Frederick Law Olmsted Jr. Continues to Shape American Cities

Louisville, Kentucky, and Birmingham, Alabama, have ambitiously expanded upon their Frederick Law Olmsted Jr.-designed park systems in ways that both reinforce this great designer’s legacy and provide lessons for other communities. At the Frederick Law Olmsted, Jr.: Inspirations for the 21st Century symposium held at the National Building Museum in Washington, D.C., Dan Jones, chairman and CEO, 21st Century Parks; Philip Morris, Hon. ASLA, former executive editor of Southern Living Magazine; and Eric Tamulonis, ASLA, principal, Wallace Roberts Todd (WRT), explained Olmsted Jr.’s continuing contribution to contemporary park systems and interconnected parkways. Working in the era of the “recreational reform park”, Olmsted Jr. helped to systematize a new approach to municipal park and recreation planning.

Building on his father’s 1893 system plan for Louisville, Olmsted Jr. provided a finer grain of public amenity by way of community and neighborhood parks, recreation grounds, and squares. Progressing to a more comprehensive, statistically-based approach to addressing municipal recreation needs, Olmsted Jr. also created a comprehensive system plan for Birmingham, addressing long-term regional growth and recreation needs by targeting a range of park opportunities well beyond the city. According to Tamulonis, Louisville had implemented Olmsted’s plan “almost in its entirety” and became known as the “city of parks,” whereas Birmingham, called the “River of Steel” for its industry, did not implement as much of its own plan.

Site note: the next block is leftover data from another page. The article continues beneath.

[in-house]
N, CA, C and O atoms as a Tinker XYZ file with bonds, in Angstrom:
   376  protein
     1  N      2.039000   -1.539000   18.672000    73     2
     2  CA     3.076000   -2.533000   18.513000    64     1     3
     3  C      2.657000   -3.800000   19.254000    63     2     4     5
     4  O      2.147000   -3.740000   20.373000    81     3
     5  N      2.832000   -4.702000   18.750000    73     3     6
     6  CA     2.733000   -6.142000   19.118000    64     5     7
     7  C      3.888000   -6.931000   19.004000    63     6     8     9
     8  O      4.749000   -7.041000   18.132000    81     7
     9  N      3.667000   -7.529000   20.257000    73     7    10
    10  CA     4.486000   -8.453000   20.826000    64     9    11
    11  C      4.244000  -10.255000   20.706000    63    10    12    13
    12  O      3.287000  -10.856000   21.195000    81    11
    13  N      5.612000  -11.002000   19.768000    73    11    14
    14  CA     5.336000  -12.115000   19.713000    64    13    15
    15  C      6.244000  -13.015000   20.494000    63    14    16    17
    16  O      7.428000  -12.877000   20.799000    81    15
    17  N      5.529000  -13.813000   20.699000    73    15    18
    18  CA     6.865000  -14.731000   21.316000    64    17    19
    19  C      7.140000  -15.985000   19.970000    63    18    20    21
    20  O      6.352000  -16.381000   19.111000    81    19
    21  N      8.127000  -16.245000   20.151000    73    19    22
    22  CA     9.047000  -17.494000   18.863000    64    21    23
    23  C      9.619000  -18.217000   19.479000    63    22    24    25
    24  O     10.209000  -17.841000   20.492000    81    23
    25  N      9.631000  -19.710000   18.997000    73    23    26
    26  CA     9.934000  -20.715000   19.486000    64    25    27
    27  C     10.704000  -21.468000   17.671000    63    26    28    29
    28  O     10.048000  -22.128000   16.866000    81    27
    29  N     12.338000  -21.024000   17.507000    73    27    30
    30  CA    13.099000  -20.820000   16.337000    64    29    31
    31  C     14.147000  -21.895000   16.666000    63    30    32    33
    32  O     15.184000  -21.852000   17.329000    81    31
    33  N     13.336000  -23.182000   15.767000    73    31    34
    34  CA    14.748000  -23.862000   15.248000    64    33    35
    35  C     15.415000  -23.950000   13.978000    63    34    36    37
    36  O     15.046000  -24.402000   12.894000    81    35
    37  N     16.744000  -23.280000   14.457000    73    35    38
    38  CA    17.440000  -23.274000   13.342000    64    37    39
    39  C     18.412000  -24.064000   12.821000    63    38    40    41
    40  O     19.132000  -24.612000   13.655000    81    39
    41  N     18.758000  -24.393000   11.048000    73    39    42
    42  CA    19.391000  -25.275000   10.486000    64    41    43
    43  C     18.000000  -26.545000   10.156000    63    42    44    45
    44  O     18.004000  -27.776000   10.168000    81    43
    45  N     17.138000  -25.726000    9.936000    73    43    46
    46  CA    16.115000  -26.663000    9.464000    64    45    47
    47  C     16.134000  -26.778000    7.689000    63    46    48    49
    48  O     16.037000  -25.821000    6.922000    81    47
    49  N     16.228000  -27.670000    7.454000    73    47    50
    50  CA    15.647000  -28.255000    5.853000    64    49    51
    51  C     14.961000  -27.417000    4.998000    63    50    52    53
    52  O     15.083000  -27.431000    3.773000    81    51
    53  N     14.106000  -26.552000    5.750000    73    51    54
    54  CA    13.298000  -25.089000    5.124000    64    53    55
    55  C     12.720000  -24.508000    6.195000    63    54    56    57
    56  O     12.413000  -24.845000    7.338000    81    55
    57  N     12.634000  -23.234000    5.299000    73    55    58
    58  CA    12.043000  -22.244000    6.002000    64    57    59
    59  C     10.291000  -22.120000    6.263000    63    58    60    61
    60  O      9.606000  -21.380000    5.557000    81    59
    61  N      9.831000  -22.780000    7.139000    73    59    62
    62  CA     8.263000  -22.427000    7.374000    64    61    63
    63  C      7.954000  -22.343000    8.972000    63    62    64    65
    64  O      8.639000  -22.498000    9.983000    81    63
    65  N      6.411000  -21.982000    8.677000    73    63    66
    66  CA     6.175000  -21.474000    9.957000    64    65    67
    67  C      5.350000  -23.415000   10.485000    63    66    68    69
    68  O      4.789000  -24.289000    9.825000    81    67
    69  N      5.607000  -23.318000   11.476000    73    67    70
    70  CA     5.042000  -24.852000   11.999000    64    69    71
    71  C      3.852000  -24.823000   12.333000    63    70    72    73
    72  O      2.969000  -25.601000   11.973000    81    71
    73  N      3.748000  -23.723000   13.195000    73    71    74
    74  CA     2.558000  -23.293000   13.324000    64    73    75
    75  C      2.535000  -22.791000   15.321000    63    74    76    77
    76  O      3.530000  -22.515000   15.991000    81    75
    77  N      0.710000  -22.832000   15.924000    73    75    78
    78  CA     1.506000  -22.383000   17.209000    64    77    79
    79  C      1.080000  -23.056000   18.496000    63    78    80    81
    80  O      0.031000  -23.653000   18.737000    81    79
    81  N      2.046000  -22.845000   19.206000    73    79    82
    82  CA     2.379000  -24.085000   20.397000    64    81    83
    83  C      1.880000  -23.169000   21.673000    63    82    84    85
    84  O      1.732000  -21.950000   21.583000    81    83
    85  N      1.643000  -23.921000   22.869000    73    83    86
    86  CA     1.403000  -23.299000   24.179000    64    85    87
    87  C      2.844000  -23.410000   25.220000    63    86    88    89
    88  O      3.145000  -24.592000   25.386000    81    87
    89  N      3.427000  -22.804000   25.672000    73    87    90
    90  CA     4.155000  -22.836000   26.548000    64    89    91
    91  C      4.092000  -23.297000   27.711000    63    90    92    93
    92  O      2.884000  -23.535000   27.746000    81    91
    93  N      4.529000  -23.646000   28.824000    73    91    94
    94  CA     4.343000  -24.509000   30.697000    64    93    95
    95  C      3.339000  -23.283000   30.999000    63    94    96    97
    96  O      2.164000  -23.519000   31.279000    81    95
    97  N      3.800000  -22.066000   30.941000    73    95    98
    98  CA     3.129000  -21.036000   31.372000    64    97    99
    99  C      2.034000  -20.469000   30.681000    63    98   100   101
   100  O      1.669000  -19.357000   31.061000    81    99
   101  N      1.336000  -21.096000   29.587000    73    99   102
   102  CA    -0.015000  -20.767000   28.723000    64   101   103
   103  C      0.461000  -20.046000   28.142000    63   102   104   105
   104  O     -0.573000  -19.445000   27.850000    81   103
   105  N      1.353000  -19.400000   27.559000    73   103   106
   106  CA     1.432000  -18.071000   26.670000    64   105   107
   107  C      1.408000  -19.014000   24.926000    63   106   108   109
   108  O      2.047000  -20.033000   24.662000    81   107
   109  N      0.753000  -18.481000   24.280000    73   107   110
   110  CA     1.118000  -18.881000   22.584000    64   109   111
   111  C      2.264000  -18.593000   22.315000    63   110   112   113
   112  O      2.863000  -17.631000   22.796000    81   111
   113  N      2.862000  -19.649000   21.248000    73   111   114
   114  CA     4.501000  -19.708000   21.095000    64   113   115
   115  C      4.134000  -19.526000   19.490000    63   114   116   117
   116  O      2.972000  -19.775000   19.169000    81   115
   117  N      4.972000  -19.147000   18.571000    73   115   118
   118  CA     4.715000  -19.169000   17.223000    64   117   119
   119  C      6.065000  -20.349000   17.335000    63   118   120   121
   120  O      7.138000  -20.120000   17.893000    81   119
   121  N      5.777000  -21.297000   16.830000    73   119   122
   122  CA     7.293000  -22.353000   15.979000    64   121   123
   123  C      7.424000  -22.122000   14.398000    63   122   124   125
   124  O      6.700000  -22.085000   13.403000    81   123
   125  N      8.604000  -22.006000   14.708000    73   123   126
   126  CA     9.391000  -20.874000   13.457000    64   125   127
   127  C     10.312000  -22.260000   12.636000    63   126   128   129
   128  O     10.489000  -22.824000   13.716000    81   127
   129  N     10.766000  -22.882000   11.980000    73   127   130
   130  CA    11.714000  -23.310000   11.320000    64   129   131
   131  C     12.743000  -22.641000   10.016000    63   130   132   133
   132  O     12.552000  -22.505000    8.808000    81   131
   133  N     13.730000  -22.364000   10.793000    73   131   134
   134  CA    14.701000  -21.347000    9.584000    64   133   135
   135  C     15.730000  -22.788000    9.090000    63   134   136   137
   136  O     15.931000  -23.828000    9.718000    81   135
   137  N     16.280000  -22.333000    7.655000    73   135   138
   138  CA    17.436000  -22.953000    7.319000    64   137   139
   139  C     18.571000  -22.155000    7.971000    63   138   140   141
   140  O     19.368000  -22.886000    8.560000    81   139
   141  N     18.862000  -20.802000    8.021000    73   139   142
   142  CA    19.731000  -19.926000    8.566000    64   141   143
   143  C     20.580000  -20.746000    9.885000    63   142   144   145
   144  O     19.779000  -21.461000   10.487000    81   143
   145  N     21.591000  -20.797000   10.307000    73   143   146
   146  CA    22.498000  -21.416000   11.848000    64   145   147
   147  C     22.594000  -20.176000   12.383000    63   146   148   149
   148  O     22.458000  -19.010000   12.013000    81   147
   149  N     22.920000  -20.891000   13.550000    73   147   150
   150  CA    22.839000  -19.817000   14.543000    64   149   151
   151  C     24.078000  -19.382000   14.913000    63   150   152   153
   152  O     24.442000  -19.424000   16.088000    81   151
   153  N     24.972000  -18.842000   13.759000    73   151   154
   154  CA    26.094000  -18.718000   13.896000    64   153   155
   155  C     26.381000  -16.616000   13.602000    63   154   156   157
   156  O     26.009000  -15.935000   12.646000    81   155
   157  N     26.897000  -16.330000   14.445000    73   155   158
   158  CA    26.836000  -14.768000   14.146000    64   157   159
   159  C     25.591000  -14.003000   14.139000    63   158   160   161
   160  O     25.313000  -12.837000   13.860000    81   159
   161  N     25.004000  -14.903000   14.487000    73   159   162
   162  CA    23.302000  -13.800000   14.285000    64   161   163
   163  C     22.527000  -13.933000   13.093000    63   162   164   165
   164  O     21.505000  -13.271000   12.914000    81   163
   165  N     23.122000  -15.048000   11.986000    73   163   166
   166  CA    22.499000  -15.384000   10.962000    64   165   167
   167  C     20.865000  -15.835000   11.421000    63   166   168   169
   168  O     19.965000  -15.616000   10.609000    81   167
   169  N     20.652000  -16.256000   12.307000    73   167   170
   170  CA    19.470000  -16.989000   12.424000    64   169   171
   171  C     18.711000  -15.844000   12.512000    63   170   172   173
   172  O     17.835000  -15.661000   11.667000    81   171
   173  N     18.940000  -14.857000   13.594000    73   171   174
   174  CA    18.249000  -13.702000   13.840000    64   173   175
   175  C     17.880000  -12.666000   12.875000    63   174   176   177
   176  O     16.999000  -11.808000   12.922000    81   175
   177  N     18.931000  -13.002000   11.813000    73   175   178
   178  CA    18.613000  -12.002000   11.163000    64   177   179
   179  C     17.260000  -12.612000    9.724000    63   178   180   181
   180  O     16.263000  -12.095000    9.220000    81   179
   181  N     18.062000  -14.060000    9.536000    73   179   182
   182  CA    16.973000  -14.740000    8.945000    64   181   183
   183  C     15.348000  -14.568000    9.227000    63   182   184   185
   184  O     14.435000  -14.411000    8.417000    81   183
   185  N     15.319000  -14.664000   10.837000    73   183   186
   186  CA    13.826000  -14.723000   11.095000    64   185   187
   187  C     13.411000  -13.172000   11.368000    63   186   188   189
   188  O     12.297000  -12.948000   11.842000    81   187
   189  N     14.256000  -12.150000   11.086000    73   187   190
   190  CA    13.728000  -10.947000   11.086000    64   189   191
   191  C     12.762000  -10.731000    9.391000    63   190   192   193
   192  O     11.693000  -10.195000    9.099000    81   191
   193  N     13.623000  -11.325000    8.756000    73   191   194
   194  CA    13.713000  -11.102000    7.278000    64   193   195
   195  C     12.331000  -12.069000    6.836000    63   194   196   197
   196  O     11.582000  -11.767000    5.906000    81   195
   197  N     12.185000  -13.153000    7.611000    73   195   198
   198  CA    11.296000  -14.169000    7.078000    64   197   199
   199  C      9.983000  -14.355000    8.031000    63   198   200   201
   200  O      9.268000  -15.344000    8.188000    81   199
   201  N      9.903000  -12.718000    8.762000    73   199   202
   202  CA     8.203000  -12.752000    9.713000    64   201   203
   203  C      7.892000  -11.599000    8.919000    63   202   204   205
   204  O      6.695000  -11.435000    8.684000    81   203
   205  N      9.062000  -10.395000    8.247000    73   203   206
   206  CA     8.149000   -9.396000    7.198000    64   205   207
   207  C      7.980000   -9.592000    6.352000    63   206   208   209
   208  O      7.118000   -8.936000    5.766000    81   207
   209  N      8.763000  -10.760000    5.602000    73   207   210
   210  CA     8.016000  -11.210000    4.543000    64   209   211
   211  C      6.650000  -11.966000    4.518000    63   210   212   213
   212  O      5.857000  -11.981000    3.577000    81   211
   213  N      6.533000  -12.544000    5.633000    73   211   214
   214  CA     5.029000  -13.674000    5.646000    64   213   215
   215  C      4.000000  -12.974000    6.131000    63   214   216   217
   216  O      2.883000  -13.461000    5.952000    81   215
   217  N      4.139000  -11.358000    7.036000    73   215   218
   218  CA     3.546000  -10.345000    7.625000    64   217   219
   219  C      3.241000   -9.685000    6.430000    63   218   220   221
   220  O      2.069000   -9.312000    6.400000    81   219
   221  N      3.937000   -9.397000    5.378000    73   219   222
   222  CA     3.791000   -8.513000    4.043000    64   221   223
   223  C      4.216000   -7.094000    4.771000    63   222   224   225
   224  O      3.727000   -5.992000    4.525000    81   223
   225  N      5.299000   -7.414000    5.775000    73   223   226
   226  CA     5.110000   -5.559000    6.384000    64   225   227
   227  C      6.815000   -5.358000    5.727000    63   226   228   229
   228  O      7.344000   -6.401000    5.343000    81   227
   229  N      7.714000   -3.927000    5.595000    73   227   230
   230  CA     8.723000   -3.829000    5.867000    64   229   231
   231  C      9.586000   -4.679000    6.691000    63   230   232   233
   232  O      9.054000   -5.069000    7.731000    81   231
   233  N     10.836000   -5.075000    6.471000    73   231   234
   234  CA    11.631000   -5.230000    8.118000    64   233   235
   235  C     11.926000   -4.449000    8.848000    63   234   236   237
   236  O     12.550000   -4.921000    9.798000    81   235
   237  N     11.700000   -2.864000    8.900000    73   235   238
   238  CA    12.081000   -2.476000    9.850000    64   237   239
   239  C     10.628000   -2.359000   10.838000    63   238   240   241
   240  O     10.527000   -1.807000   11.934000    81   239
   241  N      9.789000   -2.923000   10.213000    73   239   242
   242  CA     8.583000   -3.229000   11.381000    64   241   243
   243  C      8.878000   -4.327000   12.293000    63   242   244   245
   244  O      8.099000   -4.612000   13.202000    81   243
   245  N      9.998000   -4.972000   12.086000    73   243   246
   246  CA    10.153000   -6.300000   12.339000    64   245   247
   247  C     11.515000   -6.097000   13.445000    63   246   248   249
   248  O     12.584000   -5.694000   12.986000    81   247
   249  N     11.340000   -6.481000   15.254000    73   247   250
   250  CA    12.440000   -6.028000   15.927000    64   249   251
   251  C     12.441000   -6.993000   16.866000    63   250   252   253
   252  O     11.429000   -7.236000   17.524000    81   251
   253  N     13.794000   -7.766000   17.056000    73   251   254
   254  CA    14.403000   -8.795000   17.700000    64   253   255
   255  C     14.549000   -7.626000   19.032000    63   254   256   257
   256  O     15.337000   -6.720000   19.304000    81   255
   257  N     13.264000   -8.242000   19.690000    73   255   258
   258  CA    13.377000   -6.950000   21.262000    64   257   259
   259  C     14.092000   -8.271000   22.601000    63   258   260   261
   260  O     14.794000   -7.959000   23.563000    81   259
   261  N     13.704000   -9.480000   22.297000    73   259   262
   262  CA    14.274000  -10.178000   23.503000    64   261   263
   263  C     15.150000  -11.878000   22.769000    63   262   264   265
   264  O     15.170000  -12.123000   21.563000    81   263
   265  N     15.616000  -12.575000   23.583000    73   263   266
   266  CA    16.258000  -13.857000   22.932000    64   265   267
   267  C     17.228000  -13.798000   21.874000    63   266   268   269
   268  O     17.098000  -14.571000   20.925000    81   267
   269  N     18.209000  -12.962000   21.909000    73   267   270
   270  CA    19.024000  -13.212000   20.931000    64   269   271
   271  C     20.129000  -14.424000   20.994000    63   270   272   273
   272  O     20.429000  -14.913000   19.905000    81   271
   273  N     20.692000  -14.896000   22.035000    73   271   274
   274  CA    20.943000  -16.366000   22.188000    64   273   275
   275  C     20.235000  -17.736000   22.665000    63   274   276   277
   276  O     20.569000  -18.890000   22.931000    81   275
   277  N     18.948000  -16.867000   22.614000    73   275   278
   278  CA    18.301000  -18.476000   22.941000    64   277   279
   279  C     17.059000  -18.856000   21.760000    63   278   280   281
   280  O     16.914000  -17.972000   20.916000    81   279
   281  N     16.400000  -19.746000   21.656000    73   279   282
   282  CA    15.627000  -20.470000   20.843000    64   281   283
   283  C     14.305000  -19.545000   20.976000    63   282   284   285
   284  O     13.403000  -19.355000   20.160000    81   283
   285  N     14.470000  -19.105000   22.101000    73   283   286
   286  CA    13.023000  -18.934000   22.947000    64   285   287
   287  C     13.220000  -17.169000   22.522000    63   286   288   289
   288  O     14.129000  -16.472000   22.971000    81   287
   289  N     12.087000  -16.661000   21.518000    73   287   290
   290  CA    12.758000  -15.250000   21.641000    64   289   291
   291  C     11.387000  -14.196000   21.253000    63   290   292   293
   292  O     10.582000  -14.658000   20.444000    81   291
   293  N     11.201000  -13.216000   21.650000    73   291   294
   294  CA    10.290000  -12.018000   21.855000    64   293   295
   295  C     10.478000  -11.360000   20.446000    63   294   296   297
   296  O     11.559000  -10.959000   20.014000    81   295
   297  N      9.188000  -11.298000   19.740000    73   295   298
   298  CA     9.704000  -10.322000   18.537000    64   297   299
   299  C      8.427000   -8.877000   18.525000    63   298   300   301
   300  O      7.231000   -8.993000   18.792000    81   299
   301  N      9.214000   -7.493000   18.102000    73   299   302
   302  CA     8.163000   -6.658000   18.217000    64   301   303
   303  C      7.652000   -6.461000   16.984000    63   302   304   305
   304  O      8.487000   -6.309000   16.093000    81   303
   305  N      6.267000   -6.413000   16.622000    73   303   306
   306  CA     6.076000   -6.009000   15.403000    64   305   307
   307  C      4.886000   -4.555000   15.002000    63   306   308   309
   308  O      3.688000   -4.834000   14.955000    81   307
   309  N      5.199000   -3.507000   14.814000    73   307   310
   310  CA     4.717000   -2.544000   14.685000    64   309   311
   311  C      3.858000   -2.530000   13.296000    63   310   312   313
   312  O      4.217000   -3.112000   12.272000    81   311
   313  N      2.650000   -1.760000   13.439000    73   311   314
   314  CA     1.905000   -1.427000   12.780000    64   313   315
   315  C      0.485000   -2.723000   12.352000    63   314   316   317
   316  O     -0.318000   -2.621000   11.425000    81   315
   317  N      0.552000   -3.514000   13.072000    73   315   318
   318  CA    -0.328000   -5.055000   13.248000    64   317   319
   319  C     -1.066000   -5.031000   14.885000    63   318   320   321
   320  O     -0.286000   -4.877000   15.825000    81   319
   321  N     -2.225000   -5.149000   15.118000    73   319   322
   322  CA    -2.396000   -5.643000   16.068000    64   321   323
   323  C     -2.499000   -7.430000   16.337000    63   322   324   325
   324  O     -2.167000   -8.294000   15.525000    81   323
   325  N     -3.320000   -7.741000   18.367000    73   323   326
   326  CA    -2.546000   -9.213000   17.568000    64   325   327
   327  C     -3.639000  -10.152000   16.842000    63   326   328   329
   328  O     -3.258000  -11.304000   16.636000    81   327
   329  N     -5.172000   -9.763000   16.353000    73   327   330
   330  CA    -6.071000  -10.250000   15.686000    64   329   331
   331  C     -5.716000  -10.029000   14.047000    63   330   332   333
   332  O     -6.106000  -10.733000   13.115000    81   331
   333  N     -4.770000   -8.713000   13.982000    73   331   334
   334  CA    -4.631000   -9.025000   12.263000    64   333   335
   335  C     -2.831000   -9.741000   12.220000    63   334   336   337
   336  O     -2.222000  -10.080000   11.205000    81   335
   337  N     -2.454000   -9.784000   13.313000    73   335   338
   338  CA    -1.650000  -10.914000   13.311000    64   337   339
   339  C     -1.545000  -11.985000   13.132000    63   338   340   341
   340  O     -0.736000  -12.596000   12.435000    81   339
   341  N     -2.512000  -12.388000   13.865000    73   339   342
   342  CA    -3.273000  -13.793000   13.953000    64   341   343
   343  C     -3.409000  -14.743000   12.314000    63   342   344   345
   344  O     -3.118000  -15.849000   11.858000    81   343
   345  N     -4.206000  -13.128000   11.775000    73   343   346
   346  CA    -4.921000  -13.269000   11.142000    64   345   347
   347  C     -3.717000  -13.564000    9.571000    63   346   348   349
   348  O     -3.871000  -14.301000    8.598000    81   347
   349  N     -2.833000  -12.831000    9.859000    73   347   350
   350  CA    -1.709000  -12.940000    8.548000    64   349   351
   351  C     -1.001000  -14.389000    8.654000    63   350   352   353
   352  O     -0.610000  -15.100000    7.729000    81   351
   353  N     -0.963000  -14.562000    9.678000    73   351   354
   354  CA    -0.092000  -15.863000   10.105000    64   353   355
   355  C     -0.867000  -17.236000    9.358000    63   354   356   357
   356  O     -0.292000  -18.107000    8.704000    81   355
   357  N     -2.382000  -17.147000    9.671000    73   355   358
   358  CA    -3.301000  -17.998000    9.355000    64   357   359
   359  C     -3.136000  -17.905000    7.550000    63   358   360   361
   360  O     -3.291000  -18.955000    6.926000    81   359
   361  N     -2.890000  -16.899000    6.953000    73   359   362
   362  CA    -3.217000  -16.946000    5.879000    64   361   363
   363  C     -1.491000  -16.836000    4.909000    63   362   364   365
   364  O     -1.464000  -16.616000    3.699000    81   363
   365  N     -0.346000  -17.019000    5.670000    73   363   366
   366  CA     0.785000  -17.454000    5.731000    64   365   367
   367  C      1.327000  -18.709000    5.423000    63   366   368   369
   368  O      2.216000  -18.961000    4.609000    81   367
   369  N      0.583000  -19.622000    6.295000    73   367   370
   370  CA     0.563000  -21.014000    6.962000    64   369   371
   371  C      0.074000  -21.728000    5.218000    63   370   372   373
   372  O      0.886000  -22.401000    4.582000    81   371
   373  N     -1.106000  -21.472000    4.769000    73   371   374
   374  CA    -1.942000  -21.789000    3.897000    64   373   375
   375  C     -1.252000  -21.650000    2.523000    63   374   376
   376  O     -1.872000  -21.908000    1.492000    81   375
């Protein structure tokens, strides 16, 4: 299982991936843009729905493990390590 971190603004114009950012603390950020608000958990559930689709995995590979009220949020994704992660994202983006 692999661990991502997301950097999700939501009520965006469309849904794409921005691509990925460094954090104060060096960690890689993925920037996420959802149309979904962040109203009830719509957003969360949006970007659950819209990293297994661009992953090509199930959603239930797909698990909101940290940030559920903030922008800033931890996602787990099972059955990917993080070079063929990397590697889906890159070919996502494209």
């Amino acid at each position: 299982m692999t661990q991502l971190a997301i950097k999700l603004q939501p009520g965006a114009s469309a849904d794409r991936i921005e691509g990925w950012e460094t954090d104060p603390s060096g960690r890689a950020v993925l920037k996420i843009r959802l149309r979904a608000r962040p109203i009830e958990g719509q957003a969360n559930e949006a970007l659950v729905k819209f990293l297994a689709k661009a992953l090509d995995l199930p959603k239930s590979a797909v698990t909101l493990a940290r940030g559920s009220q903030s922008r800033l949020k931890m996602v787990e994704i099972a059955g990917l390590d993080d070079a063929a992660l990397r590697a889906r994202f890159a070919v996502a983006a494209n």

Today, both cities are reinvesting in their downtowns. Louisville and Birmingham have “parks not necessarily in the center of the city, but on the periphery, which are in a sense generating their own climate, providing a new dimension.” There is now “green infrastructure in keeping with the Olmstedian tradition of using open space, in the public realm, to shape the future growth of communities.”

Jones described the Parklands of Floyds Fork, a public park system totaling nearly 4,000 acres across four parks in eastern and southern Louisville, a project WRT has been designing and creating for years.

He outlined several principles central to Olmsted Jr. For instance, the urban world of the twenty-first century is “directly analogous” to the world faced by Olmsted in the twentieth century. Parks are “shaping city infrastructure, are equal to other infrastructure, and should be built in advance of growth.” Planning parks systematically is superior to individual park design.

Jones also noted that some critics view very high-quality design as the work of elites, but he disagreed strongly with this view, saying “both Olmsteds proved that great design matters.”

Morris outlined the development of Olmsted Jr.’s plan for Birmingham, and how the plan was republished in 2005 by the Birmingham Historical Society.

He described the city, with its 38 different municipalities, as “fragmented,” but noted that “regional connections can be created even without a central government.” For example, agreements were signed between municipalities, and many stakeholder meetings were held to develop a master plan for the Red Rock Ridge and Valley Trail System, a regional greenway and street-based trail system to connect communities across Jefferson County.

According to Morris, the city was an example of “it’s never too late,” and that “these ideas can work even in adverse conditions.”

This guest post is by Karen Grajales, ASLA Public Relations Manager.

Image credits: (1) Frederick Law Olmsted, Jr. / Newport Arboretum, (2) ASLA 2009 Professional Analysis and Planning Honor Award. Parklands of Floyds Fork / WRT, (3) ASLA 2012 Professional Analysis and Planning Honor Award. Red Mountain / Green Ribbon —  The Master Plan for Red Mountain Park / WRT. 

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